Oil giant BP is suspending operations in Libya as the escalating violence pushed the price of oil to new two-year highs.
The British company said 40 expatriate staff and their families, mostly based in the capital, Tripoli, are being evacuated as it temporarily shuts down work on preparations to drill in the Libyan desert.
The ongoing turmoil in Libya – a key global oil producing region – pushed the price of Brent crude oil to $105.3 US (£64.8) a barrel as analysts warned further price hikes could follow if the crisis spreads to Saudi Arabia.
Rebecca Seabury, an analyst at energy consultant Inenco, said: “The market will be most concerned over the protests spilling into Saudi Arabia – so far we have only seen small protests there.
“However, as Saudi Arabia is the world’s largest oil exporter, if the situation escalates this could take oil prices into the complete unknown and even higher than the $147 US (£90.7) a barrel we saw in 2008.”
BP has halted operations in the North African county just four years after it returned from a 30-year hiatus.
The oil giant signed a deal worth at least $900million US (£550million) in 2007 to explore in Libya.
It said it would monitor the situation on a daily basis and could not confirm when work would start again, but stressed that offshore operations in the region were open and the closure would not impact oil production.
BP hailed Libya as being “on the verge of making a return to the international arena” when it signed its exploration deal in 2007.
The agreement, finalised in the presence of then prime minister Tony Blair, gave BP the rights to explore 21,000 square miles – both onshore near the historic desert city of Ghadames, and offshore in the Gulf of Sirt.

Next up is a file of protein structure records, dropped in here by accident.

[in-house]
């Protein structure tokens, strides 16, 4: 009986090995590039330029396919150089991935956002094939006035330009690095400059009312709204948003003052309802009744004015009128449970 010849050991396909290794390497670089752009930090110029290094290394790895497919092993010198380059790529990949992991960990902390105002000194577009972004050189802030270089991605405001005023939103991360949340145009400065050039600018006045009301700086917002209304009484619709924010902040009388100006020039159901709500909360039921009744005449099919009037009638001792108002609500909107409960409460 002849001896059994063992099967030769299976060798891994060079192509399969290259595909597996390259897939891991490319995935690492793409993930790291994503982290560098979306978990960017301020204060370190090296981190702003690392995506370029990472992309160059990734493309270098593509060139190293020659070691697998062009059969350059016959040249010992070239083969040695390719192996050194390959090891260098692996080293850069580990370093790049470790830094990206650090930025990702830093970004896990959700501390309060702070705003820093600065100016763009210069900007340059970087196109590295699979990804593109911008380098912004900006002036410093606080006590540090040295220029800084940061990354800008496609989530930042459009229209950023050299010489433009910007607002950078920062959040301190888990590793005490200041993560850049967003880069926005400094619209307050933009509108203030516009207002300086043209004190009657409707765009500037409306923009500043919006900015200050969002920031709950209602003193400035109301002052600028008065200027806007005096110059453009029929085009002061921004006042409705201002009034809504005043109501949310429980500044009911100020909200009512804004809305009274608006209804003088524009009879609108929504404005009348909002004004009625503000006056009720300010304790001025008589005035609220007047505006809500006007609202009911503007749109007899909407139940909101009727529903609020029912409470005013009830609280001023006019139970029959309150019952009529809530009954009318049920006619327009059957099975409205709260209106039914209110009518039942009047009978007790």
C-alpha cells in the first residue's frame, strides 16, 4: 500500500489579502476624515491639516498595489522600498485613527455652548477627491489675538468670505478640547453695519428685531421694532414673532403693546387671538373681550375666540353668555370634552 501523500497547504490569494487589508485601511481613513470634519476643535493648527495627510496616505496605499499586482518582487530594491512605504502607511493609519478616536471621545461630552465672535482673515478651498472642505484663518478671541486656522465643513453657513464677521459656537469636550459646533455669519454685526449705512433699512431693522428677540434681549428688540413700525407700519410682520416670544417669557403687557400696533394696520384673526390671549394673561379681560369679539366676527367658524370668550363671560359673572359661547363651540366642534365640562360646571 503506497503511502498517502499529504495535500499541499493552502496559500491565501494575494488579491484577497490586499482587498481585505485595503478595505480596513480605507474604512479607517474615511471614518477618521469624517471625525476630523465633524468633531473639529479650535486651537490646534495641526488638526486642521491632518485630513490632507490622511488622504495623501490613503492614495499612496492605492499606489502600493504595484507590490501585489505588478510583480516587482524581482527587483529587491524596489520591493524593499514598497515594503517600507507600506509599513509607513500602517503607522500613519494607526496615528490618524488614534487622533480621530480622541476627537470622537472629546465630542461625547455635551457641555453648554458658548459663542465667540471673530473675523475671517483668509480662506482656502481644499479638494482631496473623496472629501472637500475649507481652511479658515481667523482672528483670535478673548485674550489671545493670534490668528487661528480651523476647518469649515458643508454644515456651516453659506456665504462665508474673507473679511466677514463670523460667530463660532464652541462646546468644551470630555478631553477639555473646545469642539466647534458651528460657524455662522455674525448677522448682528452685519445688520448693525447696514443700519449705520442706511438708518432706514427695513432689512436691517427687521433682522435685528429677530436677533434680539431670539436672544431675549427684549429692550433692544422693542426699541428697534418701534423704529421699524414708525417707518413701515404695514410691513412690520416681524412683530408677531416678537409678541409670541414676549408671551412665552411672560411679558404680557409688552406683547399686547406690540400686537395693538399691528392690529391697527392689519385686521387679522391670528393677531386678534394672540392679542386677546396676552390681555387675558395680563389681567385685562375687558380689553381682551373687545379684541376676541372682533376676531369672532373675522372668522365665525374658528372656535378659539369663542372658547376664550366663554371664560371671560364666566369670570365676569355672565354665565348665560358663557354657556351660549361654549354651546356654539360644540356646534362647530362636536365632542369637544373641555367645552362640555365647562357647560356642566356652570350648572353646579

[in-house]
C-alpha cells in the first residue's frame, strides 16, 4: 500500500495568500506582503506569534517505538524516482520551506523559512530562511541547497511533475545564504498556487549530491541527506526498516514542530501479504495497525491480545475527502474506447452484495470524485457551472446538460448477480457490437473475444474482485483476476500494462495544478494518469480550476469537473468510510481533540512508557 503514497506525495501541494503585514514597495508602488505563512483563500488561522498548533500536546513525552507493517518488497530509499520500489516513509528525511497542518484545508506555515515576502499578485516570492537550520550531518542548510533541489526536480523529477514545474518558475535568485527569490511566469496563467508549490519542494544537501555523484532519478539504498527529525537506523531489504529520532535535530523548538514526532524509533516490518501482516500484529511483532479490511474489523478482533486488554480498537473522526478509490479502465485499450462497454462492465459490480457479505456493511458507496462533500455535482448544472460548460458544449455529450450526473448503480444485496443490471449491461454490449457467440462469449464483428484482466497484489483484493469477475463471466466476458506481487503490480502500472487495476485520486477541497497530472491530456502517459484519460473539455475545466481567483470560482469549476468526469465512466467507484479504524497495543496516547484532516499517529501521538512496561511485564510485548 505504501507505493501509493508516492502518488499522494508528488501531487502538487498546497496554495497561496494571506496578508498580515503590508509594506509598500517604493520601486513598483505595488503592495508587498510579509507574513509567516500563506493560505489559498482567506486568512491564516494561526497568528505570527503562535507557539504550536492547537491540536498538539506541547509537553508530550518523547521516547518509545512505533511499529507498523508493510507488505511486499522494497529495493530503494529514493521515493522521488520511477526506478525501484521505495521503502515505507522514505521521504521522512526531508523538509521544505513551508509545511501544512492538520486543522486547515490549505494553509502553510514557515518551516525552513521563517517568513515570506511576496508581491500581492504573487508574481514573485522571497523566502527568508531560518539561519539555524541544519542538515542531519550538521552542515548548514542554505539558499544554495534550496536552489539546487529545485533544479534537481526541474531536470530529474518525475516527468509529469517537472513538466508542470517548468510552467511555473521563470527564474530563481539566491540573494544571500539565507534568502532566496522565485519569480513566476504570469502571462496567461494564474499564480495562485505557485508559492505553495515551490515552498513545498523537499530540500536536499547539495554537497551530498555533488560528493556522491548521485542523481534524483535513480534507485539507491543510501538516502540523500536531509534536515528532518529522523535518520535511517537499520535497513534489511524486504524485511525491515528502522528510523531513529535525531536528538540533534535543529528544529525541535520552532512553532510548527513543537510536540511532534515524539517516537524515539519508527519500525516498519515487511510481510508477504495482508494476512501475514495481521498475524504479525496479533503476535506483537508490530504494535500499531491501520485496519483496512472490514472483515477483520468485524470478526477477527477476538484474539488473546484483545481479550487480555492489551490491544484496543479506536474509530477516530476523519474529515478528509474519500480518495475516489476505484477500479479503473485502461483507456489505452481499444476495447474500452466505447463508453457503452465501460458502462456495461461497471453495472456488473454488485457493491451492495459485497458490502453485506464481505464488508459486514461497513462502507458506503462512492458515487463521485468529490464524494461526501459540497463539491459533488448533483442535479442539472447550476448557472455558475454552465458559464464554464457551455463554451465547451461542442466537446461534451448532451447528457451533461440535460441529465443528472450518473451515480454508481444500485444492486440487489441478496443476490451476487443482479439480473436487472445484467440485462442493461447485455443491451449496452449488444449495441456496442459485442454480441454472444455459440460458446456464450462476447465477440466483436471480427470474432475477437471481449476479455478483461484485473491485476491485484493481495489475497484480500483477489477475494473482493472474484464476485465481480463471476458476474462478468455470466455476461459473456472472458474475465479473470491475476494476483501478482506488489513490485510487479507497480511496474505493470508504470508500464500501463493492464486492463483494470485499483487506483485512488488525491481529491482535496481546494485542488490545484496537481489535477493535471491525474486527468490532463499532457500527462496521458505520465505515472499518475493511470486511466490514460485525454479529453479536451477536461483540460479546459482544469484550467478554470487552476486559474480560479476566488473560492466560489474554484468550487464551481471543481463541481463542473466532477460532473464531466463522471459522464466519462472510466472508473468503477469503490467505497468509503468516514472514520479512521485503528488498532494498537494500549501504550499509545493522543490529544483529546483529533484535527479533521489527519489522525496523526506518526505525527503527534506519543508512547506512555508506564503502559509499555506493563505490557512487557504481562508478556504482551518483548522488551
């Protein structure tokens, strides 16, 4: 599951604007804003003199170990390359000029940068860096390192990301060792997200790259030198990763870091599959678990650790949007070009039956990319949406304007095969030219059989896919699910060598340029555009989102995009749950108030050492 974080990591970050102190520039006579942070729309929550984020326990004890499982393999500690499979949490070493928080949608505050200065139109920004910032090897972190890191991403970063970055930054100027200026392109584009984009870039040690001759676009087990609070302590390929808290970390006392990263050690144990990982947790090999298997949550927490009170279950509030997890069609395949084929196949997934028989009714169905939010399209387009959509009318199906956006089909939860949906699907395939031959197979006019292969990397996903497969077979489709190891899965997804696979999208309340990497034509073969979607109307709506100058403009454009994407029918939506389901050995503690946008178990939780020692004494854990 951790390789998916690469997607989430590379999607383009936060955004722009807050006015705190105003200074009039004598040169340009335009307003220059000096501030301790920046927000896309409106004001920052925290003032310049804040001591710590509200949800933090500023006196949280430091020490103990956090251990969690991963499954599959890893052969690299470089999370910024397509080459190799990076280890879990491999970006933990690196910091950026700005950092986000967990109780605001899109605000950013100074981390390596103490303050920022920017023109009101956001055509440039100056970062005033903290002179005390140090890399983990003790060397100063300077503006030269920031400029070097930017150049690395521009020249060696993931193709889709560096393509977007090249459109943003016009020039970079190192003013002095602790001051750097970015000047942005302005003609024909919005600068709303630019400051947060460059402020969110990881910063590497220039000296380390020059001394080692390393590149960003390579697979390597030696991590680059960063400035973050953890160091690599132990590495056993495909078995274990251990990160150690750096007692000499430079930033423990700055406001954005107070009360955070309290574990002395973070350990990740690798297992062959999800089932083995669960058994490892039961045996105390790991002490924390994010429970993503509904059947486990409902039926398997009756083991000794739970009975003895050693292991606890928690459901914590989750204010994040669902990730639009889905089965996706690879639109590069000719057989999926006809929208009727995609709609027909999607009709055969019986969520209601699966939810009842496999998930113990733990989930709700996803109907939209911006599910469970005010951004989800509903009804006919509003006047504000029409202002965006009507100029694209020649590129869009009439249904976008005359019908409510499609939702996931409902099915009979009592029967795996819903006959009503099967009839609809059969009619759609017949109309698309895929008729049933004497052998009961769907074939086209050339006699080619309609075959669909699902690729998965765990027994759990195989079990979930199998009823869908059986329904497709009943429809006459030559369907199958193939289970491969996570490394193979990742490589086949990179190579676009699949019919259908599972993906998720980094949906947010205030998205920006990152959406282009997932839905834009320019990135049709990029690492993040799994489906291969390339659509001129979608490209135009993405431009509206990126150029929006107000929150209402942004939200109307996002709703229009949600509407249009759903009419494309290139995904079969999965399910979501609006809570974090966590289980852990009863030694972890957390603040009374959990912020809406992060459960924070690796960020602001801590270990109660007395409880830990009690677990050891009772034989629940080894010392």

It sparked significant controversy on both sides of the Atlantic and led to US claims that BP lobbied the UK Government for the release of the Lockerbie bomber, Abdelbaset Ali al Megrahi.
BP had not operated in Libya for 30 years, as the country’s links to global terrorism led to strict sanctions being imposed by the UN.
Yesterday’s announcement comes as some estimates suggest more than 200 people have been killed in a crackdown in Libya on protests against Colonel Muammar Gaddafi’s 42-year rule, inspired by the uprisings in neighbouring Egypt and Tunisia.
A spokeswoman for the firm said: “We’re monitoring the situation and making preparations to evacuate some families and non-essential staff.”
The leader of the Al-Zuwayya tribe in eastern Libya threatened yesterday to cut oil exports to Western countries within 24 hours unless authorities stop what he called the “oppression of protesters”.
Rising crude prices could drive up the cost of fuel on British forecourts, which are already at highs of around 128.8p per litre for unleaded petrol.